Archived Story

The breakfast of regular people

Published 9:12am Wednesday, February 8, 2012

Column: Tales from Exit 22

Food can be treacherous.

I recall sitting with a friend in South Texas. We were in a restaurant where food was measured in buckets. He was telling me about his knee replacement. I don’t remember if it was his clutch or his gas knee, but he bemoaned the fact that a new knee doesn’t come with a zerk, a fitting that would allow his knee to be greased regularly.

We ordered. The waiter assured me that my order was a mild one. The meal came with plenty of crackers. I hoped the crackers wouldn’t dominate. I took one bite and my car alarm went off. I could have heated my house with my breath.

Generally, breakfast is the safest of our meals. It features benign foods like oatmeal. It’s true that squirting grapefruit can be dangerous to eyes, but breakfast is a gentle repast and proclaimed as the most important meal of the day.

I’ve been advised that I should eat breakfast like a king, lunch like a prince and dinner like a pauper. Few people do that. Some folks eat brunch. Brunch is when you order a meal at breakfast and it doesn’t arrive until lunch. I feel guilty not mentioning supper, as I’ve yet to see a painting of The Last Dinner.

Wheaties was created in 1922 as a result of an accidental spill of a wheat bran mixture onto a hot stove by an employee of the Washburn Crosby Co., which later became General Mills.

The company held a contest to name the cereal, and it wasn’t long before the jingle, “Have you tried Wheaties? They’re whole wheat with all of the bran. Won’t you try Wheaties? For wheat is the best food of man,” was heard on WCCO Radio, also owned by the Washburn Crosby Co. (Note the call letters.)

Wheaties maintained brand recognition through its association with sports and its distinctive orange boxes. It became so popular that in the 1939 All-Star Baseball game, 46 of the 51 players endorsed the cereal. Babe Ruth plugged them, as did Frank Sinatra, The Lone Ranger, Wyatt Earp and Mickey Mantle. In 1987, the Minnesota Twins team was featured on a box of Wheaties.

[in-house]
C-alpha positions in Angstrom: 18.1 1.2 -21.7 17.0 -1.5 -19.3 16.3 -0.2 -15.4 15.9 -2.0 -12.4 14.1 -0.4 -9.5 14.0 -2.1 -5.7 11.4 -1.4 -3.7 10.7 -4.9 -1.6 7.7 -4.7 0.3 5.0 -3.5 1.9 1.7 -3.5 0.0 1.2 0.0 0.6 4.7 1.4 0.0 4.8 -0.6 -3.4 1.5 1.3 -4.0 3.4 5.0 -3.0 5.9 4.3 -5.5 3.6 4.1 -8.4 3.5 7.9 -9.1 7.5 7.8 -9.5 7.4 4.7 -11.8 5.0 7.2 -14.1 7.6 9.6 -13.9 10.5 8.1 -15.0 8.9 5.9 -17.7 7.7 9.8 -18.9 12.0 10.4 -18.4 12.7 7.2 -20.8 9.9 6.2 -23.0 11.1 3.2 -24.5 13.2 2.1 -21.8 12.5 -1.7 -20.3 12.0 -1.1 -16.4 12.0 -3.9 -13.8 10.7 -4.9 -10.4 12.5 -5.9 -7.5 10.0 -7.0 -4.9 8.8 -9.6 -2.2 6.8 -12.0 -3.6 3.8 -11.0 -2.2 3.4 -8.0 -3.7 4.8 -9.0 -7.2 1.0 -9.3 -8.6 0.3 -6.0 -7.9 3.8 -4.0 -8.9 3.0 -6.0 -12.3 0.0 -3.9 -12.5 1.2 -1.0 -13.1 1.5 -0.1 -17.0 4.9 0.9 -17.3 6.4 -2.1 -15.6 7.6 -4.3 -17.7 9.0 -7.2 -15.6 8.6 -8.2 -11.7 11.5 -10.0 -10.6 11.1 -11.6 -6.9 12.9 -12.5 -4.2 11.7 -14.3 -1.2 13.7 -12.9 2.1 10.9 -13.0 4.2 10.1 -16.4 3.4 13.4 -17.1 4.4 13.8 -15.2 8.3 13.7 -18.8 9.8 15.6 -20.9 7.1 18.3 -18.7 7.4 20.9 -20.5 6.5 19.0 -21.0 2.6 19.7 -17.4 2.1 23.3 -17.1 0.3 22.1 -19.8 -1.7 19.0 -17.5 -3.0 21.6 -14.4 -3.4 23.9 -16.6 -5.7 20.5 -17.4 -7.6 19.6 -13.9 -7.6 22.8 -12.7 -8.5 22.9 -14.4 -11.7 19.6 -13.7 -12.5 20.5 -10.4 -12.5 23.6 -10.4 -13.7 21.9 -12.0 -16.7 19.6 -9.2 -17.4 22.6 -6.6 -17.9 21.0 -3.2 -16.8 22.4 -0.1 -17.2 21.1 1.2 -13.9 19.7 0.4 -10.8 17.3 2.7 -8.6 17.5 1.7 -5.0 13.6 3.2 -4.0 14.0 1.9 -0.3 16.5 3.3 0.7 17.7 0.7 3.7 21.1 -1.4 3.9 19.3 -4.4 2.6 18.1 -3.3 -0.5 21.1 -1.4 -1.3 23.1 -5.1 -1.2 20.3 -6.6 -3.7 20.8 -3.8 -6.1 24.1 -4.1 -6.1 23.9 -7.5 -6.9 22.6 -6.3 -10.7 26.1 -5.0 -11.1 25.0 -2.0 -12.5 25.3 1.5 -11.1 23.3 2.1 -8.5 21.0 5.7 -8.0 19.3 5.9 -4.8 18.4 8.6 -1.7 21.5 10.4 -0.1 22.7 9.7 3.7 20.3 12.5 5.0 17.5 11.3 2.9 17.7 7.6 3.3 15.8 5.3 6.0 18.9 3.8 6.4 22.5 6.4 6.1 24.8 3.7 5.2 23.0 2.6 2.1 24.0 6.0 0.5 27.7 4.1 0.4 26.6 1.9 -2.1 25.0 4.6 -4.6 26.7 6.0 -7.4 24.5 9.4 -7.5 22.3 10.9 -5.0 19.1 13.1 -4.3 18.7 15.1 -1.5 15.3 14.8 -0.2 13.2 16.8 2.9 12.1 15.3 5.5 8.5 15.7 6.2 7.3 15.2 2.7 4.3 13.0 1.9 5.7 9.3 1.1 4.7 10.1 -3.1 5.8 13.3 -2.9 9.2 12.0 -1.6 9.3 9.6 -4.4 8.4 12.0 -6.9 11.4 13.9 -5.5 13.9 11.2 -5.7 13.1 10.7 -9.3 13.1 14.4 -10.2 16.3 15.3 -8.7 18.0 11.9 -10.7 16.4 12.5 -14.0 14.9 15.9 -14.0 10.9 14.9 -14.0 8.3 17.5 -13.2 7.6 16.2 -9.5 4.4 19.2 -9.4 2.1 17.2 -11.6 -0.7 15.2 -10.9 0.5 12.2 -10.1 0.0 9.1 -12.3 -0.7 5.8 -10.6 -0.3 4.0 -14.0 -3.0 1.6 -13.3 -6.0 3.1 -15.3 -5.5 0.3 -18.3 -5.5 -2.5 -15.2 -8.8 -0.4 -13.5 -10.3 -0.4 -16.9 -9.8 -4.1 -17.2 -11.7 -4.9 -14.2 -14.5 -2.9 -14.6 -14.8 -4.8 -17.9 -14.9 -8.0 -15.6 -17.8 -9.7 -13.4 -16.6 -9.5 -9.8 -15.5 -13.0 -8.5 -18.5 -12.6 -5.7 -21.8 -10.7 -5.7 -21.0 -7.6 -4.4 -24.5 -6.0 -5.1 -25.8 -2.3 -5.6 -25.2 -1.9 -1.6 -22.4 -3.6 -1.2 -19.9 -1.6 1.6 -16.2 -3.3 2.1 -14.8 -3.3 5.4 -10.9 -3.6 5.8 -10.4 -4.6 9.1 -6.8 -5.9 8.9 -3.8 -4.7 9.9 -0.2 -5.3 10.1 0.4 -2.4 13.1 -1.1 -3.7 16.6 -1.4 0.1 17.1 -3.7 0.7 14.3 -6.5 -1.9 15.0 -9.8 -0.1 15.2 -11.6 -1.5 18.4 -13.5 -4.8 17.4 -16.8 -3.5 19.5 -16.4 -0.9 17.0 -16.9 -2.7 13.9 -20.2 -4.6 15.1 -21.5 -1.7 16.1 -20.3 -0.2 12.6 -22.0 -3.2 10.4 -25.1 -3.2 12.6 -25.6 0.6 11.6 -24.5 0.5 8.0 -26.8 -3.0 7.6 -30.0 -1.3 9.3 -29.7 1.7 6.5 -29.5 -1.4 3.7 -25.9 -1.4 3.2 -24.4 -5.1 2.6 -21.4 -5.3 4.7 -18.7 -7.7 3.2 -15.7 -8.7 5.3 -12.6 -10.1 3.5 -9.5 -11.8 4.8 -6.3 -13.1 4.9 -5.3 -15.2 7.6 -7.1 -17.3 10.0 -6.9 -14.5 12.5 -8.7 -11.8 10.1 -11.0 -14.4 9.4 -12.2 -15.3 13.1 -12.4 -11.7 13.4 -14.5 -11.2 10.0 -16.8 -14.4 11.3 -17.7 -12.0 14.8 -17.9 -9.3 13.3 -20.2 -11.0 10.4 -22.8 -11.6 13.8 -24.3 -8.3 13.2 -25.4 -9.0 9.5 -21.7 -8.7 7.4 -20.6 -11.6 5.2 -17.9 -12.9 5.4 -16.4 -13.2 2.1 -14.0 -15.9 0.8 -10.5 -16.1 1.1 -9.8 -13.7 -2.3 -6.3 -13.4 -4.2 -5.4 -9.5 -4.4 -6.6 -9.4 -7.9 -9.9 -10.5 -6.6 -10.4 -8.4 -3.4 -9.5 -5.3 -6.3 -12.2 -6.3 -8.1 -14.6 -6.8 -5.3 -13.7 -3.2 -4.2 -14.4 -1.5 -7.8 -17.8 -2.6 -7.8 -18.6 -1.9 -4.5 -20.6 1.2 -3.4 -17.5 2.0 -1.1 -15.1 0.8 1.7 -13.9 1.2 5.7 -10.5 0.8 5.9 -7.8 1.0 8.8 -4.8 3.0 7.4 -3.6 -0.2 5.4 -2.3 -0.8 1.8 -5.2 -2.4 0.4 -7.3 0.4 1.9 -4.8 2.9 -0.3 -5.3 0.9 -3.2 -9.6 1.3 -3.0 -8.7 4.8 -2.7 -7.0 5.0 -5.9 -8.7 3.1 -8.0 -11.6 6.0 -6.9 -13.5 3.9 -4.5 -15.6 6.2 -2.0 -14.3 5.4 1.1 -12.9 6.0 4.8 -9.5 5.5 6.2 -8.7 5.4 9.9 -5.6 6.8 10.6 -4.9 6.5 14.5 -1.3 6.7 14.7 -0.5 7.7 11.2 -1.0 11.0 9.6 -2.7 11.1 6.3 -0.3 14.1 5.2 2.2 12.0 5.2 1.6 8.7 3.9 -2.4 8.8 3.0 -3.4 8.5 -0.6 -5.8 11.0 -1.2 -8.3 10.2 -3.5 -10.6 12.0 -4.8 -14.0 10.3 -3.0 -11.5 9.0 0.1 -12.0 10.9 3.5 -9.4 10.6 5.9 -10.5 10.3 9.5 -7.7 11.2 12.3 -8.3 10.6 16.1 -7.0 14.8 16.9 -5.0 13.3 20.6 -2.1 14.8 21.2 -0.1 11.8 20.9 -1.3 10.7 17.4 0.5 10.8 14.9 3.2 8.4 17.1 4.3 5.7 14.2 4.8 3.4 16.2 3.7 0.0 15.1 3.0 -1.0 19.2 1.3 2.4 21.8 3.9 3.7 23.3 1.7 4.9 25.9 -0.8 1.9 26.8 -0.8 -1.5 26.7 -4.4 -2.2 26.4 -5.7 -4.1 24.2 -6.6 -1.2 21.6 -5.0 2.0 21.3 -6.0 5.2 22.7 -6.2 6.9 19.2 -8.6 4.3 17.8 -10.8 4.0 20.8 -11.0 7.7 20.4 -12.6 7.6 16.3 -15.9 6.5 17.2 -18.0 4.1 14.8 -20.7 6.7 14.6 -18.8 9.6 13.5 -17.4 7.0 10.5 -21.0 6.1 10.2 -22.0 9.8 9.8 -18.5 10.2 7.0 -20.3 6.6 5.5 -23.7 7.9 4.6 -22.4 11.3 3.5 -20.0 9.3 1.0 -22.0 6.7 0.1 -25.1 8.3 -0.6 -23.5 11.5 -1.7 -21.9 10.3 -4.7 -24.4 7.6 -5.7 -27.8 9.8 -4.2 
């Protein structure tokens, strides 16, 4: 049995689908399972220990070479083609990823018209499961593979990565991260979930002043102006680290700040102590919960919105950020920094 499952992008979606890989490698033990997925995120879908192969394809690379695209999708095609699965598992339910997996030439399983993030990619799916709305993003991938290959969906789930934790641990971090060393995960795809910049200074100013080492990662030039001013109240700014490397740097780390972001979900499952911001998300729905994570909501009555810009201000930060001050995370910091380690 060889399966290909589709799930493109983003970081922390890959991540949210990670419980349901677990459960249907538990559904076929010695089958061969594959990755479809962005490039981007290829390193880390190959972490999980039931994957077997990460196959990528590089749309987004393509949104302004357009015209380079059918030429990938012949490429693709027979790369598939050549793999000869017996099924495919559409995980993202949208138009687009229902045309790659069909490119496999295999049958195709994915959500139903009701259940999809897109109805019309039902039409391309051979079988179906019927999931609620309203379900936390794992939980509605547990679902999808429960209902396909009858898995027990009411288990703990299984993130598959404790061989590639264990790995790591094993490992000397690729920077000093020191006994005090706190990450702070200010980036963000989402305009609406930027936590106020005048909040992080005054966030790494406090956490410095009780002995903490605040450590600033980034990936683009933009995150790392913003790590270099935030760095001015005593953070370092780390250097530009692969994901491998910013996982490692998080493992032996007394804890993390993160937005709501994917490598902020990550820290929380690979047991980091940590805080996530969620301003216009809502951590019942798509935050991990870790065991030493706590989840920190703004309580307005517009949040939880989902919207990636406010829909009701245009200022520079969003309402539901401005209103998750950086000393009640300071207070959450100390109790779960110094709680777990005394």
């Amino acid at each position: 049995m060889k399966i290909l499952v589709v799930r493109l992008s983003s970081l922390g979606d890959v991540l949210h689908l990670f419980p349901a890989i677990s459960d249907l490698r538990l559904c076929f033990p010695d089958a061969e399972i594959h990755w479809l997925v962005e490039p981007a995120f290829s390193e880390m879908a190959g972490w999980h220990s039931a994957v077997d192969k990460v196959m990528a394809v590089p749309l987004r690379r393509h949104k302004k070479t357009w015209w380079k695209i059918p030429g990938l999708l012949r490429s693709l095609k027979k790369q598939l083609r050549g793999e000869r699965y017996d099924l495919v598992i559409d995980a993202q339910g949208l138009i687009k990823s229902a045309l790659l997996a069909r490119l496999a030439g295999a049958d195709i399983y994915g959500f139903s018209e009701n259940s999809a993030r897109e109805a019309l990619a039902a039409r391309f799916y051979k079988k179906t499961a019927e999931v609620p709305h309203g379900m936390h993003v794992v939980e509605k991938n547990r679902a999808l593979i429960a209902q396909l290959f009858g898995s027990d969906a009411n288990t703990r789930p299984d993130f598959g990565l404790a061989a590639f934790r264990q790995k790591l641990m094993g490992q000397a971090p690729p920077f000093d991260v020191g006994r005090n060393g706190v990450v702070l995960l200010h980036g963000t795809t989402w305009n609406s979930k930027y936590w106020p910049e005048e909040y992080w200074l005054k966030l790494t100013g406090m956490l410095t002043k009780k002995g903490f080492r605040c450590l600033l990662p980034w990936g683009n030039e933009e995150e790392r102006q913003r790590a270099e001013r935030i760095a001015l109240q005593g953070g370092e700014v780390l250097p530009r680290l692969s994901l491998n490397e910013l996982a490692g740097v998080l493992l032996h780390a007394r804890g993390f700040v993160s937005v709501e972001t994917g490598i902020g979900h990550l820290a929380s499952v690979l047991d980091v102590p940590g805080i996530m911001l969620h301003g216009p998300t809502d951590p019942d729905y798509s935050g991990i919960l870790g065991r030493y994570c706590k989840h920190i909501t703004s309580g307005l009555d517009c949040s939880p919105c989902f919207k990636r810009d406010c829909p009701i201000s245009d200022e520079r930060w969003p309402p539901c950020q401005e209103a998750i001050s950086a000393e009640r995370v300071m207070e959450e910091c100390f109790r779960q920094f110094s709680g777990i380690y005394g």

Before school, when I could almost hear the crack of the whips wielded by my teachers, I hunkered down for a bowl of Wheaties. I had goals. I had ambition. I wanted to eat breakfast.

“Before I used my head and feeties. I got the eaties for my Wheaties!”

Mother sometimes bought the Kellogg’s variety pack. It was a collection of single-serve cereal boxes. Corn Flakes, Frosted Flakes, Raisin Bran, Special K, Shredded Wheat, Sugar Pops and Rice Krispies.

Variety is the spice of life, but in a family that considered ketchup spicy, I didn’t require spice for breakfast. Besides, Rice Krispies could be deafening. A cereal snapping, crackling and popping threateningly in a bowl could be a crack in a day’s windshield.

Wheaties boxes featured the likenesses of famous athletes who endorsed the “Breakfast of Champions” like Tim McCarver, Raymond Berry, Bobby Richardson and Bart Starr. Bob Richards, a gold medalist in the decathlon, was a longtime spokesman for Wheaties. I knew Wheaties was good because it not only had ingredients, it had endorsements.

People like different foodstuffs for breakfast. Bacon and eggs, omelets, grits, baked beans on toast, bullheads or Swedish fish. Different tummies mean different yummies. It’s not my job to judge. Whatever feeds your needs.

I still eat cereal most mornings. Some cereals maintain a sports focus, others should be given a 10-yard penalty for unnecessary fiber. When a big day is just a hop, skip and a jump away, cereal helps. Hopping, skipping and jumping are tiring. I don’t favor cereals that change the color of the milk, but I enjoy sweetness in my breakfast food.

My lovely bride, The Queen B, claims I’m not getting enough fiber in my diet, so she’s put me on a bran diet. I’d get less fiber by eating a sofa cushion. It’s bran in the morning, bran at noon and bran at night.

My current cereal has a warning label on the box that reads, “Not to be eaten outside a bathroom.” It’s not cereal, it’s mulch. The Energizer Bunny eats it. That’s what keeps that rabbit going and going and going.

I don’t like to whine, but I’m a husband. That’s what husbands do. I moaned about my cereal tasting like its cardboard package.

My wife brushed off my complaint by saying, “Keeps you regular, doesn’t it?”

Regular? I’m a month ahead.


Hartland resident Al Batt’s columns appear every Wednesday and Sunday.